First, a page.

This interesting piece of news
is found from a poll conducted in April. It may be difficult for some people to get their heads around this notion, but why am I not surprised? That’s because I have heard a politician in Louisiana actually intimate secession publicly when discussing financial issues and saw his audience nod in agreement.
If Representative John Fleming is like that, and the Governor of Texas Rick Perry, then it is likely there are a whole lot more Republicans who would prefer secession
for the states where they live as opposed to remaining with the Union.
This was the question: "Do you think the state that you live in would be better off as an independent nation or as part of the United States of America?", to which only 62% of those who identify themselves as Republicans said yes. 12% actually said their state should secede, 26% were unsure. Compare that with Democrats where 91% would remain Americans while only 9% were either uncertain or in favor of it.
What people have forgotten is that Democrats talked about secession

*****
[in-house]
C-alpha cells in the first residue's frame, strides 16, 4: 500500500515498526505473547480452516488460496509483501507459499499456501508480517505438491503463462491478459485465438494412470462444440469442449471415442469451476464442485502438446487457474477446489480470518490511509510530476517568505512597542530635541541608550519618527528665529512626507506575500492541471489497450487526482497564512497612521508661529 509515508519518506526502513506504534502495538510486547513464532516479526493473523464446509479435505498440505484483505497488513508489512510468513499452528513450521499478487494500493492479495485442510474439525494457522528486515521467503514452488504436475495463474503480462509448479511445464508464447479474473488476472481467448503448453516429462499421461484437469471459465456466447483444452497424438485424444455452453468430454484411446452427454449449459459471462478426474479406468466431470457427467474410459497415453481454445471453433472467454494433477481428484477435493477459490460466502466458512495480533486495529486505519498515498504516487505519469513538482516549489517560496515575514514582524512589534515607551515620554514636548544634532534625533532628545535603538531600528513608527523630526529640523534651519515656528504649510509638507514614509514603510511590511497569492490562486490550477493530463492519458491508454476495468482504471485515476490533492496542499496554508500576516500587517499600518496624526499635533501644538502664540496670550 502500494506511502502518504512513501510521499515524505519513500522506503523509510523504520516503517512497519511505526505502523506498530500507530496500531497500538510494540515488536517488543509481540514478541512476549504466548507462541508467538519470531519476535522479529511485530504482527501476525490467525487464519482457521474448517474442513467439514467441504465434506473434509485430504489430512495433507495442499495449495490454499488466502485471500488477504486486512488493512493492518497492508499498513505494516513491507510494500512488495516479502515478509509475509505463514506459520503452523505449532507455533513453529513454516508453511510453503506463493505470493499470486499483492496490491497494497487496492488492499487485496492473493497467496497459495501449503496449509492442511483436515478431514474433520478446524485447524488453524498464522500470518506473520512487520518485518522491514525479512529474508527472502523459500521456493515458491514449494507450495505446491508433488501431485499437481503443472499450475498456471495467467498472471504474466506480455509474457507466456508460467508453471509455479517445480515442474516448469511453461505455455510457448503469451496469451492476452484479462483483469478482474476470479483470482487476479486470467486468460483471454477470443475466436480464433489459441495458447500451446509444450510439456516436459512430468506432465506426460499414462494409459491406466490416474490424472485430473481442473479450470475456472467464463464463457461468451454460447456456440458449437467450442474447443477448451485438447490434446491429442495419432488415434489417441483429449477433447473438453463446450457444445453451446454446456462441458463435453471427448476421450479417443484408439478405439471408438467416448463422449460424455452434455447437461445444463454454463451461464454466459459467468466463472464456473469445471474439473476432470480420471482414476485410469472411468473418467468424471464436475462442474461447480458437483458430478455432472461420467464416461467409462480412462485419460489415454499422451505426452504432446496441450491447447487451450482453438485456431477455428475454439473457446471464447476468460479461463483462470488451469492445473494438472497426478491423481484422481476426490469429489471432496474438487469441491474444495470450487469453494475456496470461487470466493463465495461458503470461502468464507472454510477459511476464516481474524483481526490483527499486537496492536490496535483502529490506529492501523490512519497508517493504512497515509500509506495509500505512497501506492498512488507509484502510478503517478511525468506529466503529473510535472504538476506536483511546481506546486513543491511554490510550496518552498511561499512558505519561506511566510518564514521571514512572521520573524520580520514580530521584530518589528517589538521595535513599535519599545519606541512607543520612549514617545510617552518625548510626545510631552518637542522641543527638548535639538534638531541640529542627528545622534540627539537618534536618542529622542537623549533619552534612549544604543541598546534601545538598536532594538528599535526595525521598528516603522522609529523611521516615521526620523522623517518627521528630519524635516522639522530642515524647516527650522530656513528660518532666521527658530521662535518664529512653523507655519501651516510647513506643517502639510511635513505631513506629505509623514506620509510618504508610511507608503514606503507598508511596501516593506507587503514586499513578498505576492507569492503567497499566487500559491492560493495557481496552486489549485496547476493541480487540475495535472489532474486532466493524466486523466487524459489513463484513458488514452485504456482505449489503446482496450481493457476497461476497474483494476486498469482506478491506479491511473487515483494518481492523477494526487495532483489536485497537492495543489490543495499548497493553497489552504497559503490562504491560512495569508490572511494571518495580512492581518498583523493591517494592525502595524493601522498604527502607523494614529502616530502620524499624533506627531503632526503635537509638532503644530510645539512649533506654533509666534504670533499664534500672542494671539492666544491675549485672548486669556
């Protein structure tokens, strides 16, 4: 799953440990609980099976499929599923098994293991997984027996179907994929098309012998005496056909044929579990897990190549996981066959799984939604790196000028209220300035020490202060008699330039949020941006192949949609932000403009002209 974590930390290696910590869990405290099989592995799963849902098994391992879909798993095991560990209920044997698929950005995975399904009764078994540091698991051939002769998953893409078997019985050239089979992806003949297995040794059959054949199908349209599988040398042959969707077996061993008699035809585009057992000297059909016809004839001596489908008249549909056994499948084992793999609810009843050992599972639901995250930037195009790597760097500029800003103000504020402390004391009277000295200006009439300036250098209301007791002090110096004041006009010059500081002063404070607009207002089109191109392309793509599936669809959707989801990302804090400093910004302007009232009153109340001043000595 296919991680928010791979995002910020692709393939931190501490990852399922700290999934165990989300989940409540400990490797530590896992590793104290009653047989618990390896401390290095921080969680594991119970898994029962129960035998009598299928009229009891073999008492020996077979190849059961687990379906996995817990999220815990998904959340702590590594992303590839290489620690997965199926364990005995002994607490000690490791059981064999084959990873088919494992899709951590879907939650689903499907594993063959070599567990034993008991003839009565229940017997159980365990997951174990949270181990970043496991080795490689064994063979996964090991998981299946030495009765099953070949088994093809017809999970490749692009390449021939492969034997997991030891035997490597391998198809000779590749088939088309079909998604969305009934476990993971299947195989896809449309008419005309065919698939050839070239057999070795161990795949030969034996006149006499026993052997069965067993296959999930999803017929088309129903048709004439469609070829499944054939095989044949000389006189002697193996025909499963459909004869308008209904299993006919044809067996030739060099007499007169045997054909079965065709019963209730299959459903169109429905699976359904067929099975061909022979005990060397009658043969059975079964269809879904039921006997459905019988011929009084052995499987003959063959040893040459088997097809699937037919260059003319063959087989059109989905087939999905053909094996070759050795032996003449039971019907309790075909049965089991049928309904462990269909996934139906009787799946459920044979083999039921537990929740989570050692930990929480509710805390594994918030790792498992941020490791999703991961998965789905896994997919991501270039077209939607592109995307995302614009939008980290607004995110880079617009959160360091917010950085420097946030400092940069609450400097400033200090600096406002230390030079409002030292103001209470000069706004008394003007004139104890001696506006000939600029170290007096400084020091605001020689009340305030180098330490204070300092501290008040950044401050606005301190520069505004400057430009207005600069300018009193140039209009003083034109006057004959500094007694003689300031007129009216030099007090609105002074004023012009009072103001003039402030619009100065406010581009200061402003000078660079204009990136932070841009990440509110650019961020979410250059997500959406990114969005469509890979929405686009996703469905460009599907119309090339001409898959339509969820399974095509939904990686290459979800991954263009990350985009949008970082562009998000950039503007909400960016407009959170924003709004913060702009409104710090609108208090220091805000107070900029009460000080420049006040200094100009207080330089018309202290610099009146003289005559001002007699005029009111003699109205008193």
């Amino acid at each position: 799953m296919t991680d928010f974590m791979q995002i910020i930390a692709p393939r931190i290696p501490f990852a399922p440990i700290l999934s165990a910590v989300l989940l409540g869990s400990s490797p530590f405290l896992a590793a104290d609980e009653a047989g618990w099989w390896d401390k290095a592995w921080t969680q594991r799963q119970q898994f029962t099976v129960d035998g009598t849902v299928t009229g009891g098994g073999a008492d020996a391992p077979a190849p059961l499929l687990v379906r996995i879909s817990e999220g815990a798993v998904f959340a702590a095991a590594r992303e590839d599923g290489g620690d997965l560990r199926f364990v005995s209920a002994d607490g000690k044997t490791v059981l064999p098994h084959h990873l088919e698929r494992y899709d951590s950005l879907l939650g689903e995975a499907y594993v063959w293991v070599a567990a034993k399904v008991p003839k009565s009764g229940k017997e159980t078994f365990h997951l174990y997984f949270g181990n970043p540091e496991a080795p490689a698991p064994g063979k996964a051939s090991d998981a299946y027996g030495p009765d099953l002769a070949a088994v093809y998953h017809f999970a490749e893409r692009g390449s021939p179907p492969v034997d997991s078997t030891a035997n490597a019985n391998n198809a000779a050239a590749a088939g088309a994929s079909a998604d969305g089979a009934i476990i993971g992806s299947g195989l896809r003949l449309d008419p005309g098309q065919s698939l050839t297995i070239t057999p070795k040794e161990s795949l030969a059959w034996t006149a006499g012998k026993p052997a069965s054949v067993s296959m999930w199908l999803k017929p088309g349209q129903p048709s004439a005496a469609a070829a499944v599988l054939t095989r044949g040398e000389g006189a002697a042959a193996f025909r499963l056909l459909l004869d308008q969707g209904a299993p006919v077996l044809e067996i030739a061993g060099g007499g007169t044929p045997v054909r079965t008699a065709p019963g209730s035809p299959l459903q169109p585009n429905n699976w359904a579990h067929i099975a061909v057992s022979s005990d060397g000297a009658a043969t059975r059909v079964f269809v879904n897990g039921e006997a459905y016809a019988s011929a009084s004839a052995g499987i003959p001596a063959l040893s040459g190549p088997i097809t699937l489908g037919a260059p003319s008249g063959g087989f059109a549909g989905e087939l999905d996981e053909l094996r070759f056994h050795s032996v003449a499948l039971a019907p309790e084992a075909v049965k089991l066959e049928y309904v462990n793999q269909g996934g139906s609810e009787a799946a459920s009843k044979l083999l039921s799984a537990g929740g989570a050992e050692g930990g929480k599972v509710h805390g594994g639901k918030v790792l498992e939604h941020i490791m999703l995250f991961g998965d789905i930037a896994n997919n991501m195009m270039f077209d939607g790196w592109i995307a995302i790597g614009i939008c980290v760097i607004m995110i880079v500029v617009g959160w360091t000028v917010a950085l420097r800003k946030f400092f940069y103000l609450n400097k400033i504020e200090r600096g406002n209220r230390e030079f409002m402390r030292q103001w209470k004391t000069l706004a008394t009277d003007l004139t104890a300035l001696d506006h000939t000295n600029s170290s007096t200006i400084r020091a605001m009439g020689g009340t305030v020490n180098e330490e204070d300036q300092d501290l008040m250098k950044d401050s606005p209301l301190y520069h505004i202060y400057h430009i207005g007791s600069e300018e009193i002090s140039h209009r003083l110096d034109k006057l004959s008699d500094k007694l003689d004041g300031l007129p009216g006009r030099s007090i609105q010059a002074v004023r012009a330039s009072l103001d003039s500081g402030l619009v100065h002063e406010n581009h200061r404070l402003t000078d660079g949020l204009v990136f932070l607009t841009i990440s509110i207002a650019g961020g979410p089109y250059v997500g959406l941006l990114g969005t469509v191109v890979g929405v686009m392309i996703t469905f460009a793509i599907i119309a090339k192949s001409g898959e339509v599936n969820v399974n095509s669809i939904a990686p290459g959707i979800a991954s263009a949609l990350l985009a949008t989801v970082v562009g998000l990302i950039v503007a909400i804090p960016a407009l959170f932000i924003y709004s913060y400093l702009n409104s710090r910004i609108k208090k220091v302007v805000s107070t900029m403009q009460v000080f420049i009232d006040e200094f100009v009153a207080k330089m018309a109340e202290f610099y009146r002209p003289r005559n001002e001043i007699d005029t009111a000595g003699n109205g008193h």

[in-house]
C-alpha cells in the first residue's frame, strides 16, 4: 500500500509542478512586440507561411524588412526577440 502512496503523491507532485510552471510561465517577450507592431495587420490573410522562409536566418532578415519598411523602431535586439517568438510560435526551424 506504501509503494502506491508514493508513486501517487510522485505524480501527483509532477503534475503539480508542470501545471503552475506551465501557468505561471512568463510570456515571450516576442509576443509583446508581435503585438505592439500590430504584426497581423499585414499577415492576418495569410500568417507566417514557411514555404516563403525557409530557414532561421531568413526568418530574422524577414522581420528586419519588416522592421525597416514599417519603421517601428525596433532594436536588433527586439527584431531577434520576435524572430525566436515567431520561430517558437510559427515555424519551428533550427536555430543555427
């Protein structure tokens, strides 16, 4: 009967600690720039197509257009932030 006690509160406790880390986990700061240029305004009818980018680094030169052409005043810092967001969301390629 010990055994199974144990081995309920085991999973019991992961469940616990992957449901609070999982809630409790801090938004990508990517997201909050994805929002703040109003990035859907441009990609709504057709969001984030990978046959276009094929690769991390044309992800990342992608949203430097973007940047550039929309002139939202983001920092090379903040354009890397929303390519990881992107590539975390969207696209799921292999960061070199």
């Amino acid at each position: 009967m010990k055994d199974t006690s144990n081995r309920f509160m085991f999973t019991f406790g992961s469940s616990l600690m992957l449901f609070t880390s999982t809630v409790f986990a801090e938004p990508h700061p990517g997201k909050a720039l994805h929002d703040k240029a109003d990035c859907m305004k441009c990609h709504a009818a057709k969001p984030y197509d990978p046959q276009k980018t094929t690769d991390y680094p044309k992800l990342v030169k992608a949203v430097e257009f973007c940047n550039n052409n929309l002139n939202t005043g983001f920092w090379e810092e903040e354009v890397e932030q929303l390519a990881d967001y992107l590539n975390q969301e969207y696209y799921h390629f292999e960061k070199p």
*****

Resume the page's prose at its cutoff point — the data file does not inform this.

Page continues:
also right after George Bush won in 2004. In fact they drew maps showing what the country would look like without the South. So just in case Democrats believe that it is only Republicans that have made statements about secession, it’s important to know the facts. Right after the election Lawrence O'Donnell, a former Democratic Senate staffer at the time, talked about the fact that blue states were financially caring for red ones with their taxes and said this:
"The big problem the country now has, which is going to produce a serious discussion of secession over the next 20 years, is that the segment of the country that pays for the federal government is now being governed by the people who don't pay for the federal government."
When asked what O’Donnell really meant by this, "Are you calling for civil war?" O'Donnell replied, "
You can secede without firing a shot."
Governor Perry talked secession but do Texans agree? Whereas nearly one-third declare the State of Texas
could secede only 18% want to. But still that’s a big number when we think of how large the state is.
These are interesting points in talking politics of the South, because the polls didn’t appear to break people apart into specific states within regions of the country. One wonders how that might have made a difference in the outcomes.